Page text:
However, Murphy said that patients often have overlapping health problems and complex medical histories that AI programs like ChatGPT might struggle to analyze.
In addition, patients often have unlikely symptoms for serious health threats — for example, abdominal pain that’s being caused by a heart attack, Murphy said.
“I just don’t quite think the study fully reflects the complexity of the patients that we have,” Murphy said. “And so though I’m excited to see what AI does, I think medicine is a lot more than choosing the most obvious five choices for a patient.”
Both Kurstjens and Murphy said the best way AI could be helpful in the near-term is to help doctors deal with their paperwork burden.
“Right now, the most immediate implementation is the ability of AI to make more efficient some of the really tedious parts of doctoring — the chart work, the note writing,” Murphy said. “For example, there are AI apps now that can listen to you talk to a patient and get your notes started, basically completing the patient’s history and physical exam.”
These AI apps also can generate a potential diagnosis, but Murphy’s colleagues have told her they always have to add to or remove that AI-generated diagnosis from the finished chart notes.
“I’m very optimistic about its ability to make us more efficient and be able to see more patients because we’re spending less time on those kinds of tasks, but it doesn’t really replace the physician’s judgment for complex cases yet,” Murphy said.
Kurstjens envisions a future where an AI program is integrated into a health care system’s electronic patient records, giving it access to doctor’s notes, lab data, imaging results and patient history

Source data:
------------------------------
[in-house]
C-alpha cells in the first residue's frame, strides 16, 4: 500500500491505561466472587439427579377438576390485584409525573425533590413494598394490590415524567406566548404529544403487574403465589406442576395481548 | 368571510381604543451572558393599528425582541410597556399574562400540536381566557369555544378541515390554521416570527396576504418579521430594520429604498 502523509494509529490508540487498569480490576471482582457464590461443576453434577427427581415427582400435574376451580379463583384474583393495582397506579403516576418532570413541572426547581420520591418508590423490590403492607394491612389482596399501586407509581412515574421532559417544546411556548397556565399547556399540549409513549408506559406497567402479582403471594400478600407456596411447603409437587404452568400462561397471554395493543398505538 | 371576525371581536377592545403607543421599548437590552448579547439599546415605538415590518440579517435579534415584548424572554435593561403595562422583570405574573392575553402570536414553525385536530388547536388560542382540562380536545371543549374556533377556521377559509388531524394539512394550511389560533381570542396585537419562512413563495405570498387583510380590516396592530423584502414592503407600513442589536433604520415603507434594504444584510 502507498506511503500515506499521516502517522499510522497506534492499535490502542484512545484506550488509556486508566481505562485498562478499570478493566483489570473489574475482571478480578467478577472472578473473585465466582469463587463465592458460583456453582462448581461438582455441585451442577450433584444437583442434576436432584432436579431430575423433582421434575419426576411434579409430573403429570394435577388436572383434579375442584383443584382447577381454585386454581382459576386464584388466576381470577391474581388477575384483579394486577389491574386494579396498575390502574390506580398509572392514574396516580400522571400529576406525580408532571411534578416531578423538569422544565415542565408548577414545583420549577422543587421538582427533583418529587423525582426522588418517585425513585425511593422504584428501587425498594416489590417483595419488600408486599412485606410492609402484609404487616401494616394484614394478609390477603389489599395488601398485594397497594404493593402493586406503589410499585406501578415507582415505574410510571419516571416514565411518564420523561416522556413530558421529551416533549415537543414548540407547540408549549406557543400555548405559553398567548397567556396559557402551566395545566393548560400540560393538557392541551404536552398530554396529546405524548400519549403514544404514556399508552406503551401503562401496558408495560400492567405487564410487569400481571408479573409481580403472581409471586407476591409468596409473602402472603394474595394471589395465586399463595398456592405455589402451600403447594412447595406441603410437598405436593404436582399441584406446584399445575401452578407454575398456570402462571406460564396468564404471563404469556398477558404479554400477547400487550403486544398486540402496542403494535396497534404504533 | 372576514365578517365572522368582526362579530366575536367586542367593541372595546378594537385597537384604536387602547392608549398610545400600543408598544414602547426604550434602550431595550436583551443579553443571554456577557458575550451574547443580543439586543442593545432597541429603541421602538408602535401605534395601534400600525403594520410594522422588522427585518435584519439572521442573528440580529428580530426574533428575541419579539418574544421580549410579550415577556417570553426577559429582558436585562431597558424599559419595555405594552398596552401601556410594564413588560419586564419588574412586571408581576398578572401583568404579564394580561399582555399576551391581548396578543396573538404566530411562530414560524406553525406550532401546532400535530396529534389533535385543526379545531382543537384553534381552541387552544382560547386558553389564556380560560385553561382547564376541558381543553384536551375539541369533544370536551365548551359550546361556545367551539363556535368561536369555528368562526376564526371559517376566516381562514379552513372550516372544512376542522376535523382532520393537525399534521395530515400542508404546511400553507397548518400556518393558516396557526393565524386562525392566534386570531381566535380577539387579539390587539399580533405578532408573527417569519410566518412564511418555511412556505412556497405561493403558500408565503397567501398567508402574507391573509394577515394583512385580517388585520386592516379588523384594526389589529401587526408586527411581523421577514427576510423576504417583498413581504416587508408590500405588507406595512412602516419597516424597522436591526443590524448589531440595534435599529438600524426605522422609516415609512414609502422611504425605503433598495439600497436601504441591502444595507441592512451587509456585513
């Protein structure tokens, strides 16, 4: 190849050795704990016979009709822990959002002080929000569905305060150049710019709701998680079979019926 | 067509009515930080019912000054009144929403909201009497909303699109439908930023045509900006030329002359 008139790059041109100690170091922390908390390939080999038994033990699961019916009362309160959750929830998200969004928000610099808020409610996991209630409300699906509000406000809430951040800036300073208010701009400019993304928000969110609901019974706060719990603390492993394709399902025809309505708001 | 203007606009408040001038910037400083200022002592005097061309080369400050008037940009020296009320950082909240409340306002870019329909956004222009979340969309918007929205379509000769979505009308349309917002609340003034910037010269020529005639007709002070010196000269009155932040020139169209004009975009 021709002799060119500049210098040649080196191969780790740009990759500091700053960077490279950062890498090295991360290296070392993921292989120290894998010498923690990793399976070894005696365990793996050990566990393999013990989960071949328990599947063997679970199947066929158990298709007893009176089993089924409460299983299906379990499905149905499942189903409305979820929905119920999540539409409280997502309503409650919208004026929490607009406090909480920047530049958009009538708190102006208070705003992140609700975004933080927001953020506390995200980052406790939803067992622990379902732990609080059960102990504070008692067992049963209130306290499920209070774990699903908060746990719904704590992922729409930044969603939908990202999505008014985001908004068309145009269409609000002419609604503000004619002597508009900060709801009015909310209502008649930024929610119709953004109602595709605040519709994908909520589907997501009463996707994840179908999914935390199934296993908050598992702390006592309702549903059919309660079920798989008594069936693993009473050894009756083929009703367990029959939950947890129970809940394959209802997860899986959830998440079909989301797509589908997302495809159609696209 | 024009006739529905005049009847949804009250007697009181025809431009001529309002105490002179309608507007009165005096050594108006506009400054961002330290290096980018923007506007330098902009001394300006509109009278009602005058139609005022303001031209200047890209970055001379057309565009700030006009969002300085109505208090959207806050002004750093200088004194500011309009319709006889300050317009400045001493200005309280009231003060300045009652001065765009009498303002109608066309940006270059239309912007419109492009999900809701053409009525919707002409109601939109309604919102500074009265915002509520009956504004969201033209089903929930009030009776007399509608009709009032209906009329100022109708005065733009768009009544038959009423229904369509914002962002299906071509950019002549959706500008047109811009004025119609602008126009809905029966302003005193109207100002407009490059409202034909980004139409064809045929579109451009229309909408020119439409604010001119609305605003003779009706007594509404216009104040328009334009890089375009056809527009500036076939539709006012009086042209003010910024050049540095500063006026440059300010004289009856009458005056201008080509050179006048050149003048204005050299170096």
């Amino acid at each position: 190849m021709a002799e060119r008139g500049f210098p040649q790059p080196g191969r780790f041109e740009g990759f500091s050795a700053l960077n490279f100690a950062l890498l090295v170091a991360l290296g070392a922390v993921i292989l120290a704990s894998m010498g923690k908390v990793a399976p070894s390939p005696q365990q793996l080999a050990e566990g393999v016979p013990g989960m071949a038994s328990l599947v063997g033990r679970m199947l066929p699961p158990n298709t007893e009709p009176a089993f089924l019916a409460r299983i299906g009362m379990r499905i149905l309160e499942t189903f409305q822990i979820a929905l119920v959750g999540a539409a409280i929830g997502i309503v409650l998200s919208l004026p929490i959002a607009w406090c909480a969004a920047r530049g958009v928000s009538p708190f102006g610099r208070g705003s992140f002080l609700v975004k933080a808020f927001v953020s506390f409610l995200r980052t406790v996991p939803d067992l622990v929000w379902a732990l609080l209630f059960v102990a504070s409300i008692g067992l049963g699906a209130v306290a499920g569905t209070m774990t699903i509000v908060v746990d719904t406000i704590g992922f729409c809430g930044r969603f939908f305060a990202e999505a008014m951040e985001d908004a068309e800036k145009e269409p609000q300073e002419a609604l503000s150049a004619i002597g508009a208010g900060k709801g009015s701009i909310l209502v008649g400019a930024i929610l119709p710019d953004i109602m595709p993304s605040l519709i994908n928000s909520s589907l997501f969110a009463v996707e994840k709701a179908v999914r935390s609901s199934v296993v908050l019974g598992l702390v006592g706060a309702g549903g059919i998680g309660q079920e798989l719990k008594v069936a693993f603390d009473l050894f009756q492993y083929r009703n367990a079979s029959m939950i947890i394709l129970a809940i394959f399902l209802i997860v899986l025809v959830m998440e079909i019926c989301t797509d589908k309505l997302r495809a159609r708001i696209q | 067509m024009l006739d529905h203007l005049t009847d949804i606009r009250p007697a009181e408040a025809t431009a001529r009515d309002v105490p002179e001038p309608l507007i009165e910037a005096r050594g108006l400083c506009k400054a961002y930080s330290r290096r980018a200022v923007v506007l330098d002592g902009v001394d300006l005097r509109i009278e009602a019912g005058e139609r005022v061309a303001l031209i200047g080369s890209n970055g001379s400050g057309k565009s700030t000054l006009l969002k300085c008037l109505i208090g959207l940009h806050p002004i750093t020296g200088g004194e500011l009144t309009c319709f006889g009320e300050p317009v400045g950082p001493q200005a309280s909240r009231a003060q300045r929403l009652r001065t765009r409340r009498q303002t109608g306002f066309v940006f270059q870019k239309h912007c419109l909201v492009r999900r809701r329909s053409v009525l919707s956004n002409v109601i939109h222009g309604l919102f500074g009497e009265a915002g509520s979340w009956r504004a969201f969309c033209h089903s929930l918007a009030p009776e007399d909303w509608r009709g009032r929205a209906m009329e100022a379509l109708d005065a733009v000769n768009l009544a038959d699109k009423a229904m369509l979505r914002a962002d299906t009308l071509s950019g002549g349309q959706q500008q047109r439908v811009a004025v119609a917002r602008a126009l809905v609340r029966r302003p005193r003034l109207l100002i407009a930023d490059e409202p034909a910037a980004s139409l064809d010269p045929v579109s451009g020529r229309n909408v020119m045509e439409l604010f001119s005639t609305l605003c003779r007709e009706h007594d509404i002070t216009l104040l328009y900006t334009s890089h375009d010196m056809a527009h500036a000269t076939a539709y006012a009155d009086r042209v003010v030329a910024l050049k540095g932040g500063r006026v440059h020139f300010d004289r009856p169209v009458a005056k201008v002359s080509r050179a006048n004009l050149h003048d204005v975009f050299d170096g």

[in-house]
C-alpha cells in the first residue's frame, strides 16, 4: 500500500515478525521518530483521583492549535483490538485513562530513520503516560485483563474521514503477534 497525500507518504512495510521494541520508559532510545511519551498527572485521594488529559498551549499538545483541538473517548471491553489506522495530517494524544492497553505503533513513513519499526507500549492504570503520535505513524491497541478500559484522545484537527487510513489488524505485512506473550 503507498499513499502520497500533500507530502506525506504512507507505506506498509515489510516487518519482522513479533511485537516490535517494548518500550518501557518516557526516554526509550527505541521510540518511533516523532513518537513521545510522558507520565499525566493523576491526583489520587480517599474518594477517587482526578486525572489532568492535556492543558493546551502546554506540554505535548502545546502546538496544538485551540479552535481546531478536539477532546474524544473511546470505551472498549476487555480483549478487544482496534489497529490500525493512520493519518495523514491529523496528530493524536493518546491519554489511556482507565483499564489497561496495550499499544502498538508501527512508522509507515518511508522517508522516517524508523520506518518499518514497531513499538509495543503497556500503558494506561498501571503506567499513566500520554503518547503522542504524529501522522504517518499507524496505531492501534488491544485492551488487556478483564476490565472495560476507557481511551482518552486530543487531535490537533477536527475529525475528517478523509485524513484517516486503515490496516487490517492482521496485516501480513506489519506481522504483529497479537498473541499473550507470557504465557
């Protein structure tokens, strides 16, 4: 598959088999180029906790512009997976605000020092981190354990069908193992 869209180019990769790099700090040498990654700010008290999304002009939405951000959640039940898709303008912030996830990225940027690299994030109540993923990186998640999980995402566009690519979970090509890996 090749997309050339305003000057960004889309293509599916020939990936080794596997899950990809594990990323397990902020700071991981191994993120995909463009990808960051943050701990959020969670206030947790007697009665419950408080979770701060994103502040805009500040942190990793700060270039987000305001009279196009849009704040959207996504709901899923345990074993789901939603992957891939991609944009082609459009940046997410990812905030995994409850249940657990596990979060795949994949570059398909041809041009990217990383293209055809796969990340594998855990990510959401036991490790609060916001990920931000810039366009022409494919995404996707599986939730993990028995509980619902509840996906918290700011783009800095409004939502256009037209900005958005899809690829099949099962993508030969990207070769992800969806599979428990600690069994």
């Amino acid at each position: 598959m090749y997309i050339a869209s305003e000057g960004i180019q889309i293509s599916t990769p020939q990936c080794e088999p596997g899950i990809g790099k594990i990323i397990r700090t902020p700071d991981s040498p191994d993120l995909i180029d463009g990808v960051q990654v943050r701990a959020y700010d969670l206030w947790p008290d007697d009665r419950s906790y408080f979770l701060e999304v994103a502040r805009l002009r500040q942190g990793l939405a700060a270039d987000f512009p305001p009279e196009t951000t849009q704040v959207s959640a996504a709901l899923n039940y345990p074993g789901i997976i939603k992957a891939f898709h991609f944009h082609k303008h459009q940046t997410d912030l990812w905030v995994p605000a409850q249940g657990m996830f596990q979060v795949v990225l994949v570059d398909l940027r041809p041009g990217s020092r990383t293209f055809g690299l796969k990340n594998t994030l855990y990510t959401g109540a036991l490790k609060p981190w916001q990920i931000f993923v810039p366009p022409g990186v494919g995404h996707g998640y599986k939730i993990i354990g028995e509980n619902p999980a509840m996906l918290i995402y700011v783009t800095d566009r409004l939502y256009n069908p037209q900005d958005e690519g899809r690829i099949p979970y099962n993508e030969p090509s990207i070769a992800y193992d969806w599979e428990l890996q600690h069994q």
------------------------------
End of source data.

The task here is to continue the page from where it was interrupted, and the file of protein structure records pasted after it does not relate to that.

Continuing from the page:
“Based on this information, (AI could) write the letters or make the notes or advise which follow-up tests should be performed or which diagnosis is most likely,” Kurstjens said.
Dr. Steven Brooks, chair of emergency medicine at Cleveland Clinic Akron General, agreed.
“The use of electronic medical records has provided a path for standard information gathering. [Electronic medical records] lend themselves to incorporate AI to help emergency department physicians quickly and efficiently arrive at the differential diagnosis and then order appropriate testing,” Brooks said.
“With the aging population of the United States, increased demand for health care services and the need for more physicians, AI has the ability with continued development to help physicians deliver efficient and effective medical care,” Brooks added.
However, privacy must remain a concern.
Kurstjens said health care systems should protect patient data by running AI programs off their own computers, rather than using cloud-based AI.
Another concern is that health care workers should use AI programs that have been approved by regulatory agencies like the U.S. Food and Drug Administration.
“You still should take into account that if you use this kind of software to actually affect patient care, then you’re using a software program as a medical device, while it’s not designed as a medical device,” Kurstjens said.
Kurstjens reported the study results recently in the Annals of Emergency Medicine, and at the European Society for Emergency Medicine’s annual meeting in Barcelona, Spain.
SOURCES: Steef Kurstjens, PhD, clinical chemist, Jeroen Bosch Hospital, Nijmegen, the Netherlands; Jessica Adkins Murphy, MD, president, Emergency Medicine Residents’ Association; Steven Brooks, MD, chair, emergency medicine, Cleveland Clinic Akron General, Ohio; Annals of Emergency Medicine, Sept. 13, 2023, online